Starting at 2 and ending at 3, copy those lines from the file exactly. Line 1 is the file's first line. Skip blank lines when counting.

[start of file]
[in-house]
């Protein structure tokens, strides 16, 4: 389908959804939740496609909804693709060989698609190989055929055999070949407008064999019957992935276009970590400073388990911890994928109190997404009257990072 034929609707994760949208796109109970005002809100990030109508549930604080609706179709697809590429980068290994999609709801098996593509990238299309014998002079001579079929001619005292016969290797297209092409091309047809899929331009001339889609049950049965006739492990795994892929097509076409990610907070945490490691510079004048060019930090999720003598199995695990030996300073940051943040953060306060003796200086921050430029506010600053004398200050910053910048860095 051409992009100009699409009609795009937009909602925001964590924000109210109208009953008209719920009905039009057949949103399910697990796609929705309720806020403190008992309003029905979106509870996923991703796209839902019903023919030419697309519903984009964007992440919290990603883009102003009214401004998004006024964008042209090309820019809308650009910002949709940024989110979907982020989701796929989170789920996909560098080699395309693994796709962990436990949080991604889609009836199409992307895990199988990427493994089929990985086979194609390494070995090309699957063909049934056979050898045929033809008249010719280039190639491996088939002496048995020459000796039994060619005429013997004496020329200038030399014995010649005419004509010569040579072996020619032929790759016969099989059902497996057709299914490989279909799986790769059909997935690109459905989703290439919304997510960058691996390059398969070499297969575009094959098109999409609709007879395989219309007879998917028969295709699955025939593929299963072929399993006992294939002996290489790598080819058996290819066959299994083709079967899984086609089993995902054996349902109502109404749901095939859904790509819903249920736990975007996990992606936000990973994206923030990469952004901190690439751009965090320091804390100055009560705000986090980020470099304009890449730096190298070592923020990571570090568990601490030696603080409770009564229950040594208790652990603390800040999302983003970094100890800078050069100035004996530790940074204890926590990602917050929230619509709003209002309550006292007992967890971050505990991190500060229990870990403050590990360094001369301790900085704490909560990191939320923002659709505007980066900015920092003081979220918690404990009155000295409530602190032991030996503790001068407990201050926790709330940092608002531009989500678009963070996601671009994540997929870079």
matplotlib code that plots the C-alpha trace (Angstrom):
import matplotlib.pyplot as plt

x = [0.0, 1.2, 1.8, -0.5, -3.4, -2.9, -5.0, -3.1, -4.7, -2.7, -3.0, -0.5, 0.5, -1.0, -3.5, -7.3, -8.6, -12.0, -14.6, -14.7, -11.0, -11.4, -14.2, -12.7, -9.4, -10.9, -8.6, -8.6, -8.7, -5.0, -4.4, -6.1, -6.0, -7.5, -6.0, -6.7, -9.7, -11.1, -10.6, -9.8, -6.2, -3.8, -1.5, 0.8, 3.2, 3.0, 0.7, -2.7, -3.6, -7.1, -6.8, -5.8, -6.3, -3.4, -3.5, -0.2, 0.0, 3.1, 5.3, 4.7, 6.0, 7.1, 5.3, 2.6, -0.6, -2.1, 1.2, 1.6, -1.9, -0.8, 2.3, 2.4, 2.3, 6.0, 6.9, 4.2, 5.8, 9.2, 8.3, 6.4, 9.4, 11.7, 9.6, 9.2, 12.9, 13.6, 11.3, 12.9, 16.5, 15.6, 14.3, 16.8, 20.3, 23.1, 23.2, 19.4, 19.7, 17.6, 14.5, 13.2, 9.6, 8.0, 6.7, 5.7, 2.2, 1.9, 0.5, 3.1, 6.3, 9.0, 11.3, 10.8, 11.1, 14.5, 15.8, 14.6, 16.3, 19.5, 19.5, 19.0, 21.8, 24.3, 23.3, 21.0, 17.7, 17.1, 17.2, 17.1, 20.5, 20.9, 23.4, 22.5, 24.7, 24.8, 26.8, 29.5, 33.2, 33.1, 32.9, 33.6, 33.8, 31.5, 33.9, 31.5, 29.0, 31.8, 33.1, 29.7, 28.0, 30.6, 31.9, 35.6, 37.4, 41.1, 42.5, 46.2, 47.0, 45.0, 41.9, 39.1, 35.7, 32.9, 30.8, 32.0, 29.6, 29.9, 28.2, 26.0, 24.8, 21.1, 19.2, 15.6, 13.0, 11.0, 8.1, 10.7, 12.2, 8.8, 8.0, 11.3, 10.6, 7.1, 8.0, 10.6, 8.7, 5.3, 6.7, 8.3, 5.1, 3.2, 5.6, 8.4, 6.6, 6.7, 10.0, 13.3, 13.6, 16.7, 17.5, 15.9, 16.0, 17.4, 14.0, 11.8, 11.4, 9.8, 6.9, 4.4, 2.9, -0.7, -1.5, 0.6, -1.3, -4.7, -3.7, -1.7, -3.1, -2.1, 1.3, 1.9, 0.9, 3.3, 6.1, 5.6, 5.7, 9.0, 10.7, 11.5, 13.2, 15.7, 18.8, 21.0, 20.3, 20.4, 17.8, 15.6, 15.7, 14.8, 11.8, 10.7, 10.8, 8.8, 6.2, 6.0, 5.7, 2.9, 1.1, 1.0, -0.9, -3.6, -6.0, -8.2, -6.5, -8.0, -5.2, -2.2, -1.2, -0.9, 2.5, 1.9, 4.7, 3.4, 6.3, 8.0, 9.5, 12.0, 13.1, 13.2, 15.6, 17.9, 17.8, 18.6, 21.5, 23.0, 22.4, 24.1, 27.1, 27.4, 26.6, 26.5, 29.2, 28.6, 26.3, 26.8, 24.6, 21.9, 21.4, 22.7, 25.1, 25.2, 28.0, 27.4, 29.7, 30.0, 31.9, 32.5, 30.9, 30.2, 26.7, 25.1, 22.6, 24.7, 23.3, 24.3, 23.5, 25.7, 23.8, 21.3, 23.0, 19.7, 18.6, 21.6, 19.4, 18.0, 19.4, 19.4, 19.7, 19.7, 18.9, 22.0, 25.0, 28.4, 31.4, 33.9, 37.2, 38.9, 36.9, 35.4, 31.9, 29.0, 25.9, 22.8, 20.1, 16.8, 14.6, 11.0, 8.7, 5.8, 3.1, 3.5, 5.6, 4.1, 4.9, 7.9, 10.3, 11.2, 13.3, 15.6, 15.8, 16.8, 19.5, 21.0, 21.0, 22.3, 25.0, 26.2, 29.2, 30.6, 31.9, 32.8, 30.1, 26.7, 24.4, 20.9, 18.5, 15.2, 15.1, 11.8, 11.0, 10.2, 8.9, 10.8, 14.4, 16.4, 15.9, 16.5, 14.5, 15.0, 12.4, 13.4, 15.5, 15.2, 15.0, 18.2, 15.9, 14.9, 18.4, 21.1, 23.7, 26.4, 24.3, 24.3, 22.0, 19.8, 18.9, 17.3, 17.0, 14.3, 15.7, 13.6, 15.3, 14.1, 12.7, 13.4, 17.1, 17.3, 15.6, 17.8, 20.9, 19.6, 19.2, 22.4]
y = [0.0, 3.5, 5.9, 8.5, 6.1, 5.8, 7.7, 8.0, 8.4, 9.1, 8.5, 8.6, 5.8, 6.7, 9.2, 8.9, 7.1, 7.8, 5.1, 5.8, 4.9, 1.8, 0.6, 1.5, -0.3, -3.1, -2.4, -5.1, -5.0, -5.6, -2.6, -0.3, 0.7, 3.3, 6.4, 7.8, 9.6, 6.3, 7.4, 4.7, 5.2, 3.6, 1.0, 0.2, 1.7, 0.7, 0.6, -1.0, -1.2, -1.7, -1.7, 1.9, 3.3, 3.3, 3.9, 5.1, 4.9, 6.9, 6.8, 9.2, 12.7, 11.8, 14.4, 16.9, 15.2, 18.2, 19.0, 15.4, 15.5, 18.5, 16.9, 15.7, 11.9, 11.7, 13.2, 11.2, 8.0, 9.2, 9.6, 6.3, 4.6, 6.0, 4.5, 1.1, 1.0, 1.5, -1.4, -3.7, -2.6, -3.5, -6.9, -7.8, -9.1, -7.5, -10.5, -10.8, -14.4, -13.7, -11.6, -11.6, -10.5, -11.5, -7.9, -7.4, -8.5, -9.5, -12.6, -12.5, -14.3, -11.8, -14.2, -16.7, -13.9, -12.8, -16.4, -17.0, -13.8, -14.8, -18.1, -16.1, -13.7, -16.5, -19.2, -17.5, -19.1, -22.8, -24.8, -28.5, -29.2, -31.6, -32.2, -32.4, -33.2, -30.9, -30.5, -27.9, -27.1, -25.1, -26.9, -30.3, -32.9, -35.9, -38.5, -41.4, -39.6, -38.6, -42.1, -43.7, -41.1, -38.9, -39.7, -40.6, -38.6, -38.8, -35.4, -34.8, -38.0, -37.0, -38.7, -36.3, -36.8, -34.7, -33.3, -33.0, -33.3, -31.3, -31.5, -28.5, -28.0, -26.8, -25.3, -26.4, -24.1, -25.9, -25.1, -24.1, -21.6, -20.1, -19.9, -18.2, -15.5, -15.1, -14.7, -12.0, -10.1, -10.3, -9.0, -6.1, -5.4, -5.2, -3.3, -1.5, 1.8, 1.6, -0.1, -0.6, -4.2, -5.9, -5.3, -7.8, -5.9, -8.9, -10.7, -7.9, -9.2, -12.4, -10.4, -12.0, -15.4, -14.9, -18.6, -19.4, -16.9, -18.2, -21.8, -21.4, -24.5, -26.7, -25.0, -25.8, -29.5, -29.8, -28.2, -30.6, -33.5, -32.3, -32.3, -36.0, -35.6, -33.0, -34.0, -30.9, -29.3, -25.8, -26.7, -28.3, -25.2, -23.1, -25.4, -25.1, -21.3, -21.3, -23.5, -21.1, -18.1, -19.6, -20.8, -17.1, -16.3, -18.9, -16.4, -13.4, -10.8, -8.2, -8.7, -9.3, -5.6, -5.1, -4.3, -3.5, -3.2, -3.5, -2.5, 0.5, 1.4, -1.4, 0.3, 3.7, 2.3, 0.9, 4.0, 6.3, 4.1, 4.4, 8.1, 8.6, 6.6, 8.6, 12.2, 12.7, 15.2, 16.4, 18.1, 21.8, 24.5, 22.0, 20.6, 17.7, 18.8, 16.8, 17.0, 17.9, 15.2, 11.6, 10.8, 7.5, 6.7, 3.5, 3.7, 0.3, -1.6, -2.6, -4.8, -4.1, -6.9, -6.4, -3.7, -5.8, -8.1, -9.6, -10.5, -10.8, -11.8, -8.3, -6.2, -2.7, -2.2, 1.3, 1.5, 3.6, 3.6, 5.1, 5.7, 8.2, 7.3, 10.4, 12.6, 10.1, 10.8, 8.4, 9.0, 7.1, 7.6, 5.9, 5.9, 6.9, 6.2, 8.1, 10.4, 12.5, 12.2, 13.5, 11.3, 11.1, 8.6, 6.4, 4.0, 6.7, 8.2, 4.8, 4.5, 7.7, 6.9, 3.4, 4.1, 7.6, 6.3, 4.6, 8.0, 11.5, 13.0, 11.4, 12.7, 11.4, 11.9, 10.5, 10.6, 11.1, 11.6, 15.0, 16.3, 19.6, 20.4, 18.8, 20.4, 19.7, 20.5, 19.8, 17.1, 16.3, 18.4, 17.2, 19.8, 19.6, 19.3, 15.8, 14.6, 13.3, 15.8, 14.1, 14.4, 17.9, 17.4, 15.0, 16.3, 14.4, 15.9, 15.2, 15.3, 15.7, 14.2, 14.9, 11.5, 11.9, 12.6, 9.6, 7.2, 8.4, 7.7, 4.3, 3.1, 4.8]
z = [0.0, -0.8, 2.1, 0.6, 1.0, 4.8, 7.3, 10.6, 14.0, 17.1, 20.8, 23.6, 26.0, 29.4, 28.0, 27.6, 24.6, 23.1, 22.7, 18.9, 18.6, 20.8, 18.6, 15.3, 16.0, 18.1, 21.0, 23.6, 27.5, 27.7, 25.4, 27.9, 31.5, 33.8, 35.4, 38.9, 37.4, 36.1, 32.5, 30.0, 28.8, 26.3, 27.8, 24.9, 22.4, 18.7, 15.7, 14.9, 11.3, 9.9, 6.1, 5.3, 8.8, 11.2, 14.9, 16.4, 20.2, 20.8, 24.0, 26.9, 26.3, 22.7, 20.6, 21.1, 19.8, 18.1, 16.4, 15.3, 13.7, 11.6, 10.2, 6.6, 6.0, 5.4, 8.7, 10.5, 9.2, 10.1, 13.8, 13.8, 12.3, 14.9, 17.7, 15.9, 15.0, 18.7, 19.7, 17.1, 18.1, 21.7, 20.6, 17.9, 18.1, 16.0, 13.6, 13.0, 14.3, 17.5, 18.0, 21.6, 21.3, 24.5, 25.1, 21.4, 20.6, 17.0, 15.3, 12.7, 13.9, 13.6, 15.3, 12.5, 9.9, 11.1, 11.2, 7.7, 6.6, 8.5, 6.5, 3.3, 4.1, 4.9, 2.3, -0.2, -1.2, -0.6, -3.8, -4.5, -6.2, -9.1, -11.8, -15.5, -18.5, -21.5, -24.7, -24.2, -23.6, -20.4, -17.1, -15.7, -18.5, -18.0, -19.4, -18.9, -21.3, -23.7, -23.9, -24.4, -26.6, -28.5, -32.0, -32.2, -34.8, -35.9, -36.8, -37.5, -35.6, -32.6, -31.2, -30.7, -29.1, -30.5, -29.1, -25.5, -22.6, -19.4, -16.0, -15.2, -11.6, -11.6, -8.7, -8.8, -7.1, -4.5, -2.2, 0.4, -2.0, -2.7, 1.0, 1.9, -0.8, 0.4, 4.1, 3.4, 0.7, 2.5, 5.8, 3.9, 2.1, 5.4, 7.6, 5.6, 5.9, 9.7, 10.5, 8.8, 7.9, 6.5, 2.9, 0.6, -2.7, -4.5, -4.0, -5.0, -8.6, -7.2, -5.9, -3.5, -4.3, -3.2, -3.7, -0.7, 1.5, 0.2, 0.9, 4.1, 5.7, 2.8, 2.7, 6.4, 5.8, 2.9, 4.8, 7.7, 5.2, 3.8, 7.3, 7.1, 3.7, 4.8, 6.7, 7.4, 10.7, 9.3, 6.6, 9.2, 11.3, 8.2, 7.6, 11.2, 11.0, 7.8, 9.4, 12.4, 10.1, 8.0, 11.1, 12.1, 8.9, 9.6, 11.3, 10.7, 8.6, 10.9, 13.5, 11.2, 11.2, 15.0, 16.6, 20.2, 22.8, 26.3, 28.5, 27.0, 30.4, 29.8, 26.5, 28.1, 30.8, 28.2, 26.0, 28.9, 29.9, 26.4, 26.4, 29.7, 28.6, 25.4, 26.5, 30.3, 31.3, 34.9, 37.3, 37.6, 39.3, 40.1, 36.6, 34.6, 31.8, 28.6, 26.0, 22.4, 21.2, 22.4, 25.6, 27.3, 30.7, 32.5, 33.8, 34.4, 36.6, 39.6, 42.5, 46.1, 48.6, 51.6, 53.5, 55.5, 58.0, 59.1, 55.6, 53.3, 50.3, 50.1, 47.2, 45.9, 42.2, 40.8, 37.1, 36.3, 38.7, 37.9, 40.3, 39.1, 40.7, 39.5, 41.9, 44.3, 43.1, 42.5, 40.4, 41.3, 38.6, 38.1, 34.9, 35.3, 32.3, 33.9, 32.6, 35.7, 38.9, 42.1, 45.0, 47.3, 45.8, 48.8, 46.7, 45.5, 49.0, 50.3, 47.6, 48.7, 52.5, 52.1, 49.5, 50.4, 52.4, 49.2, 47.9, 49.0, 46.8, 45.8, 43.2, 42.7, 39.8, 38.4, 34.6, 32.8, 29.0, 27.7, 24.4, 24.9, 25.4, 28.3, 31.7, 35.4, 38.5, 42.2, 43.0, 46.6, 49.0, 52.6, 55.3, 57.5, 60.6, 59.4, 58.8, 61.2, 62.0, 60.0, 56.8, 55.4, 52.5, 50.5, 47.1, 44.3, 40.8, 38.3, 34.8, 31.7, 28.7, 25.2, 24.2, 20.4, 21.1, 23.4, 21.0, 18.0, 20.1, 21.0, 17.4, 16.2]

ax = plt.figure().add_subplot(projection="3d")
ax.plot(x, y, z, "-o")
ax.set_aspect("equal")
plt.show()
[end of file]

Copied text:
């Protein structure tokens, strides 16, 4: 389908959804939740496609909804693709060989698609190989055929055999070949407008064999019957992935276009970590400073388990911890994928109190997404009257990072 034929609707994760949208796109109970005002809100990030109508549930604080609706179709697809590429980068290994999609709801098996593509990238299309014998002079001579079929001619005292016969290797297209092409091309047809899929331009001339889609049950049965006739492990795994892929097509076409990610907070945490490691510079004048060019930090999720003598199995695990030996300073940051943040953060306060003796200086921050430029506010600053004398200050910053910048860095 051409992009100009699409009609795009937009909602925001964590924000109210109208009953008209719920009905039009057949949103399910697990796609929705309720806020403190008992309003029905979106509870996923991703796209839902019903023919030419697309519903984009964007992440919290990603883009102003009214401004998004006024964008042209090309820019809308650009910002949709940024989110979907982020989701796929989170789920996909560098080699395309693994796709962990436990949080991604889609009836199409992307895990199988990427493994089929990985086979194609390494070995090309699957063909049934056979050898045929033809008249010719280039190639491996088939002496048995020459000796039994060619005429013997004496020329200038030399014995010649005419004509010569040579072996020619032929790759016969099989059902497996057709299914490989279909799986790769059909997935690109459905989703290439919304997510960058691996390059398969070499297969575009094959098109999409609709007879395989219309007879998917028969295709699955025939593929299963072929399993006992294939002996290489790598080819058996290819066959299994083709079967899984086609089993995902054996349902109502109404749901095939859904790509819903249920736990975007996990992606936000990973994206923030990469952004901190690439751009965090320091804390100055009560705000986090980020470099304009890449730096190298070592923020990571570090568990601490030696603080409770009564229950040594208790652990603390800040999302983003970094100890800078050069100035004996530790940074204890926590990602917050929230619509709003209002309550006292007992967890971050505990991190500060229990870990403050590990360094001369301790900085704490909560990191939320923002659709505007980066900015920092003081979220918690404990009155000295409530602190032991030996503790001068407990201050926790709330940092608002531009989500678009963070996601671009994540997929870079």
matplotlib code that plots the C-alpha trace (Angstrom):